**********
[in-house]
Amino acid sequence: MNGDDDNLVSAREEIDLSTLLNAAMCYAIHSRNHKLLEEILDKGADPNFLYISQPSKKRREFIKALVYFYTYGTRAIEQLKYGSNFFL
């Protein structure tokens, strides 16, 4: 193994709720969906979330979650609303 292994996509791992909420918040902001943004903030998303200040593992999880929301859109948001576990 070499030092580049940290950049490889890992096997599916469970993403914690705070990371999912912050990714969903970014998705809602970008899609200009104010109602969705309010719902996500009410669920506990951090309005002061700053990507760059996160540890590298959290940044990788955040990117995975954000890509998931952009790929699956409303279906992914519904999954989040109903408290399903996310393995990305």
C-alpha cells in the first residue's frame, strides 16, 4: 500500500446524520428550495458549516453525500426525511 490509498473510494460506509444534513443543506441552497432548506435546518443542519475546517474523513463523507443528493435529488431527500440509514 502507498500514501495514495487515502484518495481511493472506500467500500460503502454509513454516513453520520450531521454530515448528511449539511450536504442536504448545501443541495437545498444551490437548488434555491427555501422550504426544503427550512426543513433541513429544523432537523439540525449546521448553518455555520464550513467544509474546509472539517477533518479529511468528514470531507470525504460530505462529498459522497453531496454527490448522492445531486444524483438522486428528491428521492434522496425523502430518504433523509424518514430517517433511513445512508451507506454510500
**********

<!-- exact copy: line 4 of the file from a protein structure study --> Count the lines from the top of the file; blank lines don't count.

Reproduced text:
C-alpha cells in the first residue's frame, strides 16, 4: 500500500446524520428550495458549516453525500426525511 490509498473510494460506509444534513443543506441552497432548506435546518443542519475546517474523513463523507443528493435529488431527500440509514 502507498500514501495514495487515502484518495481511493472506500467500500460503502454509513454516513453520520450531521454530515448528511449539511450536504442536504448545501443541495437545498444551490437548488434555491427555501422550504426544503427550512426543513433541513429544523432537523439540525449546521448553518455555520464550513467544509474546509472539517477533518479529511468528514470531507470525504460530505462529498459522497453531496454527490448522492445531486444524483438522486428528491428521492434522496425523502430518504433523509424518514430517517433511513445512508451507506454510500